Scientists: Logical Reasons for Deaths of Birds, Fish - NECN

Scientists: Logical Reasons for Deaths of Birds, Fish

    processing...

    NEWSLETTERS


    (NECN: Greg Wayland) - Thousands of dead birds and fish have been turning up across the country. This has sparked jokes about a looming "aflockalypse". But scientists say there's logical reasons for the deaths.

    Stars fell on Alabama but black birds, starlings, sparrows and flocks of birds fell on Arkansas, Tennessee and Louisiana. And during David Letterman's opening monologue a few nights ago, they fell on him too -- dozens of fake dead birds.
       
    First the birds went down, then the fish came up belly up,  in Maryland, Arkansas, Florida.
        
    All around the southeastern United States, and all around the world, we got birds and fish croaking
     
    Experts think severe cold in Chesapeake Bay and in Europe -- and maybe a little disease -- caused massive fish deaths. It happens from time to time.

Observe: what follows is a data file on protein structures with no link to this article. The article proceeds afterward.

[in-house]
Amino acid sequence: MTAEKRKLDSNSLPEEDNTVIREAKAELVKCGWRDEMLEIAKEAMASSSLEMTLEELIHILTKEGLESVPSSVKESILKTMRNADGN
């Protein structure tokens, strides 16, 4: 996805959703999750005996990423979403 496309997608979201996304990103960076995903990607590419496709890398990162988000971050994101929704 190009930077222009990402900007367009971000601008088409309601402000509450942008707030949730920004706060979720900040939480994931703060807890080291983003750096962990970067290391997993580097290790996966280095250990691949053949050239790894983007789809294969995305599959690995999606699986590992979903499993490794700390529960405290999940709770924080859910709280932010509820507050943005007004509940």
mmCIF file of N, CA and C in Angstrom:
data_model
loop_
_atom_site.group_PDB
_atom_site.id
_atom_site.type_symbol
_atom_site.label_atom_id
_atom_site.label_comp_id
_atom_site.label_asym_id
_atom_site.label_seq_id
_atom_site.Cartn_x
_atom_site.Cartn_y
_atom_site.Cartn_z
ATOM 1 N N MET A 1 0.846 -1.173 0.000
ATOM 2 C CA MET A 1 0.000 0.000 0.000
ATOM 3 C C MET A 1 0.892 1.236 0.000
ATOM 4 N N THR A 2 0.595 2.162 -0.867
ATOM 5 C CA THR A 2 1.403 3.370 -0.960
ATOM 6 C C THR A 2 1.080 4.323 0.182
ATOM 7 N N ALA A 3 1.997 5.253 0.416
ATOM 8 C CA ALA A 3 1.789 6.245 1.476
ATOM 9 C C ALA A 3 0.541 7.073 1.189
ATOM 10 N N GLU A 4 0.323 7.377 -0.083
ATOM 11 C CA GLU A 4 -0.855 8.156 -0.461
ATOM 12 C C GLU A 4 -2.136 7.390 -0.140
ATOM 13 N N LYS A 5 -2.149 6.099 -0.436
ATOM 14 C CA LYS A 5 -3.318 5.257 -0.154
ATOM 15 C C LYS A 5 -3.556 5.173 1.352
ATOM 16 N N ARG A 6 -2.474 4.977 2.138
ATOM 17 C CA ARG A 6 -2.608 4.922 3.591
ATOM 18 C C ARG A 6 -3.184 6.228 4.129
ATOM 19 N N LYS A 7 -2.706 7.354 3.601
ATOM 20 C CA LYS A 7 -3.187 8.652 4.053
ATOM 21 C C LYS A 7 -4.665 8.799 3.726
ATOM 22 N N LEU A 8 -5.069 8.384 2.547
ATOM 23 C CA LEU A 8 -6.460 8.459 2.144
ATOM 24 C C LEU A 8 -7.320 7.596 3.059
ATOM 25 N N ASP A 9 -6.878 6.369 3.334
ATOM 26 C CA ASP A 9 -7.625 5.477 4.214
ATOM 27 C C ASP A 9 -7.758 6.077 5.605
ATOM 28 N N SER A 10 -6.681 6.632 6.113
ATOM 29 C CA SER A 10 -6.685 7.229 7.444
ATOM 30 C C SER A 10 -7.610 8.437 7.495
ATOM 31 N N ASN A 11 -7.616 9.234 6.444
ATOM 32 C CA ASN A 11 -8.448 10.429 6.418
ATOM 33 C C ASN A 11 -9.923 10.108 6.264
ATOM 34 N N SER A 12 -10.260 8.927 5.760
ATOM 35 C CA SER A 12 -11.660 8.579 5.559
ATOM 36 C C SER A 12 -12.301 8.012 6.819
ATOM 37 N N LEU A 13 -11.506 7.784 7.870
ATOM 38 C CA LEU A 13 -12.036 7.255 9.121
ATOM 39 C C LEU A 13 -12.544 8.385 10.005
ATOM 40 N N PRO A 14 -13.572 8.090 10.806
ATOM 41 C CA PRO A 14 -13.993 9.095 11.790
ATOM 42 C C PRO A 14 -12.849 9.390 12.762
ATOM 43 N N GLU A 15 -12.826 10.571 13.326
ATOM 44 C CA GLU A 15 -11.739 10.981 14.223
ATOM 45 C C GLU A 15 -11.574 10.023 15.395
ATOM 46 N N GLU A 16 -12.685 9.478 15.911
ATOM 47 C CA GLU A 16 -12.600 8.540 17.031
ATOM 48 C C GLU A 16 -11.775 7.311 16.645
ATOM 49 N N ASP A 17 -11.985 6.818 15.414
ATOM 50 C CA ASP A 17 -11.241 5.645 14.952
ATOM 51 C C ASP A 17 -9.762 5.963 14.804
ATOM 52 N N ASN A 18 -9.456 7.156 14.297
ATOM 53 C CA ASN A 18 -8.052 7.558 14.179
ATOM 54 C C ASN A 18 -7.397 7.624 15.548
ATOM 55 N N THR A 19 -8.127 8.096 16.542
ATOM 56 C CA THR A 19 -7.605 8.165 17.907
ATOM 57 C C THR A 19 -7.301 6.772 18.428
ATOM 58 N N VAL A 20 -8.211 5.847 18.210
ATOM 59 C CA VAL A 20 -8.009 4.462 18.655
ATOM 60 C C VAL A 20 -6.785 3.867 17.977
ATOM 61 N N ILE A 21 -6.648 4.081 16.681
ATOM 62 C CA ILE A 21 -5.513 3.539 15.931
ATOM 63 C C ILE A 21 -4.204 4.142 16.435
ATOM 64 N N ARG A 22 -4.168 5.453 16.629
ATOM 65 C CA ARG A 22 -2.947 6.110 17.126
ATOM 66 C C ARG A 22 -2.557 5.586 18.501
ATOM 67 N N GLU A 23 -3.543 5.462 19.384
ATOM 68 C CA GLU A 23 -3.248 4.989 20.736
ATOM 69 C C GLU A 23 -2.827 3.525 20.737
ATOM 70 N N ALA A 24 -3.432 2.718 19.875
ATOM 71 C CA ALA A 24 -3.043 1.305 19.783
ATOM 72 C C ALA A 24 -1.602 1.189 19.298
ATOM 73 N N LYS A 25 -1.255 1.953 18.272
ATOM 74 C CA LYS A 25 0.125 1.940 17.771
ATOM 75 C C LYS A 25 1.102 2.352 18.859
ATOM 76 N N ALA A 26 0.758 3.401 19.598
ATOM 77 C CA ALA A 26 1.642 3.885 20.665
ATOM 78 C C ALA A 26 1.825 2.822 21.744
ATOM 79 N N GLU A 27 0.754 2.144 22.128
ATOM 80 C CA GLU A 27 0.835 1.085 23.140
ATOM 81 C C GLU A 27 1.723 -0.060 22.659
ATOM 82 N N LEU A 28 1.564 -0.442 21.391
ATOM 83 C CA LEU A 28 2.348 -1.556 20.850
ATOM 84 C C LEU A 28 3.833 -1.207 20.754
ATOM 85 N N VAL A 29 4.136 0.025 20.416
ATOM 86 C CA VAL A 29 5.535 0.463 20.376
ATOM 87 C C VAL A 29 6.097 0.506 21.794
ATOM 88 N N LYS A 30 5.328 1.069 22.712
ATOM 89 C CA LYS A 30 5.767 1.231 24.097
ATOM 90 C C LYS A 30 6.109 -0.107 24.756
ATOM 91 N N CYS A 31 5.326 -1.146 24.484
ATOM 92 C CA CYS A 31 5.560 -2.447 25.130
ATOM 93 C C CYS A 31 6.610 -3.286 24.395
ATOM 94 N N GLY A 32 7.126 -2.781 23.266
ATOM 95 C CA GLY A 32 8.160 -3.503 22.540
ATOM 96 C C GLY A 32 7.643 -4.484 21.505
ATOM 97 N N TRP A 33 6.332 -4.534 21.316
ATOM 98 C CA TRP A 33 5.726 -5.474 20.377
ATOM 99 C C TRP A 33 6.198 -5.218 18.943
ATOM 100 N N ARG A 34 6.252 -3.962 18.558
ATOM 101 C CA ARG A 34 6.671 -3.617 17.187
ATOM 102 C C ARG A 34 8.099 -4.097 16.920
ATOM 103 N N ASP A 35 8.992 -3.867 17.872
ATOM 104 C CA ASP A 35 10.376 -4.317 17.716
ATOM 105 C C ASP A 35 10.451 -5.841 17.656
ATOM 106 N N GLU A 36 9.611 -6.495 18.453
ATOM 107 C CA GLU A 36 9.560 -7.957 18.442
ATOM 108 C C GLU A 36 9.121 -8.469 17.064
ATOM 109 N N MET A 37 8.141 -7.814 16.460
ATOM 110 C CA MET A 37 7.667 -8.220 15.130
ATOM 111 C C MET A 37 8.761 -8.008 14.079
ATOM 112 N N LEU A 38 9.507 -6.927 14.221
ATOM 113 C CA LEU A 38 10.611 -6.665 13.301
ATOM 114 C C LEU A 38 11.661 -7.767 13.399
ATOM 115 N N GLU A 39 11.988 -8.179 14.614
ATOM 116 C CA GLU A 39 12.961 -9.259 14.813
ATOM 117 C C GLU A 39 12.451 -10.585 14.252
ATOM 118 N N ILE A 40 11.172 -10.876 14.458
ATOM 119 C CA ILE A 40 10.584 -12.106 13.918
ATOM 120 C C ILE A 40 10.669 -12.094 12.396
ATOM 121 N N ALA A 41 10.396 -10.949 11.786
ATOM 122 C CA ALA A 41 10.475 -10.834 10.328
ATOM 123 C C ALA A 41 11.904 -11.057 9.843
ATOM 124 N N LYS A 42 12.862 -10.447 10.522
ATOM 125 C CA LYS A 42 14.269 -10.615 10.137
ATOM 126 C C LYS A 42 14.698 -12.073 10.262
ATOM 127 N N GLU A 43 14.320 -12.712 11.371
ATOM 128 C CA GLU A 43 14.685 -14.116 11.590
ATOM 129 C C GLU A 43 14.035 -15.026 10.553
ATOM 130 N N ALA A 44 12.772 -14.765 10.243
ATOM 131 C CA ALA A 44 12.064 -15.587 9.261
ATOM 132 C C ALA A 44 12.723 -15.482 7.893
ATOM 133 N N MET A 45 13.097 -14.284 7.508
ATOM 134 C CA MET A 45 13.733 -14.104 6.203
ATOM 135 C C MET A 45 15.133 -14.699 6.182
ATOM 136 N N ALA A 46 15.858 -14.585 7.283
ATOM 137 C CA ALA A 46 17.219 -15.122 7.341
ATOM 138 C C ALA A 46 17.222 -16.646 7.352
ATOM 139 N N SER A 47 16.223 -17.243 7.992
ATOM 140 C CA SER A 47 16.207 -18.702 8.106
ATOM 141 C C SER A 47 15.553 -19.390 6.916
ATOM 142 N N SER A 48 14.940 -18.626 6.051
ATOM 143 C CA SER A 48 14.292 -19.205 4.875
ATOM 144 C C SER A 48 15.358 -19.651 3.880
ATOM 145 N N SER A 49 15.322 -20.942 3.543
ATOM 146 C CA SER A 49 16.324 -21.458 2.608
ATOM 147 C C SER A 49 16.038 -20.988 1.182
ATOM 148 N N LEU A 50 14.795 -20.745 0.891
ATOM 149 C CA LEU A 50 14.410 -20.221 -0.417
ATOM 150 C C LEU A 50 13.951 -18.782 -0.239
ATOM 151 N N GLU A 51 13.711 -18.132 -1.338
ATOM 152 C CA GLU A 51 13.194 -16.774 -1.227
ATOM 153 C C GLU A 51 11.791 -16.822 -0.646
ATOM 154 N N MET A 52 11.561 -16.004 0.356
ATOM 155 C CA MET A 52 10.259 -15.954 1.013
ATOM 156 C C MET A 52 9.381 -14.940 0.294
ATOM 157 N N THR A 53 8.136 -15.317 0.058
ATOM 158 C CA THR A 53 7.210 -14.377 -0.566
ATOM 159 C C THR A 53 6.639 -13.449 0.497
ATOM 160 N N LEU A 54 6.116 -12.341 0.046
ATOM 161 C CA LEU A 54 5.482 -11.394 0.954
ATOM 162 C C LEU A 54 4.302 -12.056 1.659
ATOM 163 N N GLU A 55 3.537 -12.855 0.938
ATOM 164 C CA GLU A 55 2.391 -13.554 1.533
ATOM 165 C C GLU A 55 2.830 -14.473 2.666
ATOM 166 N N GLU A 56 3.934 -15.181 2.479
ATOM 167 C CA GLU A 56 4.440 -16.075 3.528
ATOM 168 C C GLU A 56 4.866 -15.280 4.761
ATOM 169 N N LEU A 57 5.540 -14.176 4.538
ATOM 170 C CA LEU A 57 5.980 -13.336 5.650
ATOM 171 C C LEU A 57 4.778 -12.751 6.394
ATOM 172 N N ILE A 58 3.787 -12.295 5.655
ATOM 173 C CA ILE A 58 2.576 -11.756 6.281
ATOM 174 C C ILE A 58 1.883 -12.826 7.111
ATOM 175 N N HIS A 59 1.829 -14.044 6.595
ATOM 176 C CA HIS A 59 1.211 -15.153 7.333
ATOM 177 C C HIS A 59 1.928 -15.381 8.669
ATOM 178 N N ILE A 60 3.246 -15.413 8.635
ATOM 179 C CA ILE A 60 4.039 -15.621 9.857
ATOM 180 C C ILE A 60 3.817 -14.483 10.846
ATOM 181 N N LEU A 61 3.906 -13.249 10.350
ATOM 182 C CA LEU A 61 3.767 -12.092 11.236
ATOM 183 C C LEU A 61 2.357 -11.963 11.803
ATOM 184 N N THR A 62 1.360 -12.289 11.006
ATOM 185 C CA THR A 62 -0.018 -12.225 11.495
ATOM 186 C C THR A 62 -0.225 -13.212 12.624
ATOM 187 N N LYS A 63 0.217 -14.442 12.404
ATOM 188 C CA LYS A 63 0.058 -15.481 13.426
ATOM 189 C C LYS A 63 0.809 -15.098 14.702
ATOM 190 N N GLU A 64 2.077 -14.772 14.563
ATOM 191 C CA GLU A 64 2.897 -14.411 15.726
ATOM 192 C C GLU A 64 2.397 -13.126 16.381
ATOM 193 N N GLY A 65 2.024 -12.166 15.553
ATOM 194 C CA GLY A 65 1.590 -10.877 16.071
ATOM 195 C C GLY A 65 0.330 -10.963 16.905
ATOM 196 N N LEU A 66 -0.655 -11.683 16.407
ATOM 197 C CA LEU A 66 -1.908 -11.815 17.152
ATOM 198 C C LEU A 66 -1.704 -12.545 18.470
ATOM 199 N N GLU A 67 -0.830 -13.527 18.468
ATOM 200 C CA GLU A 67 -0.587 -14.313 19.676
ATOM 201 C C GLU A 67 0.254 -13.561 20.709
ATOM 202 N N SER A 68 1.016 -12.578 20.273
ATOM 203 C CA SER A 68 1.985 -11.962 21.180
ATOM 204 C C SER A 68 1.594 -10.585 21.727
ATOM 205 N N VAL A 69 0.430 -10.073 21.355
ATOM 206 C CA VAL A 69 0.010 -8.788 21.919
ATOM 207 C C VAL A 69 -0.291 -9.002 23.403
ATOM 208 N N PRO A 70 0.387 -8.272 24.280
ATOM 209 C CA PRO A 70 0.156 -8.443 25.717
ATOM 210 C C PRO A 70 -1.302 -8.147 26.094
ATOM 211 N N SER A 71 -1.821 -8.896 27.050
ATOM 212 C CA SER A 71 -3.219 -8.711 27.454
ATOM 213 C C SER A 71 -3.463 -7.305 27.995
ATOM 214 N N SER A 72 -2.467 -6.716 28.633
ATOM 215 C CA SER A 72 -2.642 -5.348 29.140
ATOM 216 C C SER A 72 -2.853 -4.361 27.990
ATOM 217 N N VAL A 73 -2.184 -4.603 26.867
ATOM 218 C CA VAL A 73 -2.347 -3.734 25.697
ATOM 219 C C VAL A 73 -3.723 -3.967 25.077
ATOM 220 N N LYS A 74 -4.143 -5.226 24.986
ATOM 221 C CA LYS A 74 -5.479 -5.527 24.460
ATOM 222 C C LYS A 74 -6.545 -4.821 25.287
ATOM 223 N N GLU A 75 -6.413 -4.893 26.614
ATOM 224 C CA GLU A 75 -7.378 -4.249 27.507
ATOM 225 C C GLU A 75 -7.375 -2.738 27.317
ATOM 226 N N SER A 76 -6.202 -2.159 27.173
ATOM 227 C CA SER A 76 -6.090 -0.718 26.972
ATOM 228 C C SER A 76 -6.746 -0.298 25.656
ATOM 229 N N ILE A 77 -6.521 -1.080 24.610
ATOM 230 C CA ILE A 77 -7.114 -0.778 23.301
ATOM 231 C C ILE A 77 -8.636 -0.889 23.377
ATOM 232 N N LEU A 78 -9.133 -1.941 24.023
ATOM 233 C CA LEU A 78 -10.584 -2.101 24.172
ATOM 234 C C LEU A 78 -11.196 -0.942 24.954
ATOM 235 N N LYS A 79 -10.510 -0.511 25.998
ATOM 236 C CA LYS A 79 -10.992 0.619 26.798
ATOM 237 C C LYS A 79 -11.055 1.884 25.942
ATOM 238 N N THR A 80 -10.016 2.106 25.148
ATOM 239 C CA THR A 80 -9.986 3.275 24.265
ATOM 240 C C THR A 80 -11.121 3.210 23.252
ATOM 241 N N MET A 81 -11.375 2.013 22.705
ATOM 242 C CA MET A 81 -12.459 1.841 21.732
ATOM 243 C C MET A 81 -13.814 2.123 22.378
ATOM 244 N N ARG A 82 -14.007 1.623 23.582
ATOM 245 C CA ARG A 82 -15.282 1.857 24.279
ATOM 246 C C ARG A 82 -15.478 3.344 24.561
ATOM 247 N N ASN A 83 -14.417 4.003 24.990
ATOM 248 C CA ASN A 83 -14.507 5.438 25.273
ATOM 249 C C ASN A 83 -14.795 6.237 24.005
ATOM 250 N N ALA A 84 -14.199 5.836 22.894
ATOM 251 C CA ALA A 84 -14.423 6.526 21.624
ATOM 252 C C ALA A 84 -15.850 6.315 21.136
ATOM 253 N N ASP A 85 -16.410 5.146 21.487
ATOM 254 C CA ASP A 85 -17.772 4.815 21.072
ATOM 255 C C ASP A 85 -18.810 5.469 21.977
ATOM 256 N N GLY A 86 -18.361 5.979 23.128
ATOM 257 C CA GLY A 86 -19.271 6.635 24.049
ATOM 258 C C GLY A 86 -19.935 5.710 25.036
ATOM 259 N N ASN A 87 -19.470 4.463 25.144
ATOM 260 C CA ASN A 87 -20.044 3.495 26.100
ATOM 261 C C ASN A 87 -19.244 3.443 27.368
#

But the birds?

    Chris Leahy, of the Mass Audubon Society says, "high mortality is built into bird populations."
         
    But five thousand dead blackbirds in Beebee County Arkansas?

    Some say a New Year's Eve fireworks display scared them to death.  Fireworks dealer Glen Judkins isn't buying it.

    And Mass Audubon bird expert Chris Leahy says severe weather changes and a few fireworks could account for the death of a big fraction of the thousands of birds that roost in the southeast in winter.

    "Red winged blackbirds, cowbirds, starlings -- vast numbers, roosts of hundreds of thousands in some cases. So the idea is that fireworks alarmed one of these roosts, the birds flew out and panicked."
         
    And crashed into buildings and died. It's those unnatural deaths Leahy wants to stop, be it fish or their feathered friends.

    Chris: "So it takes kind of looking at the individual situation, examining the victims and then figuring out what may have happened. "

    So 2011 is getting off to a very bad start for birds. And you can't blame a blue jay for being a little paranoid.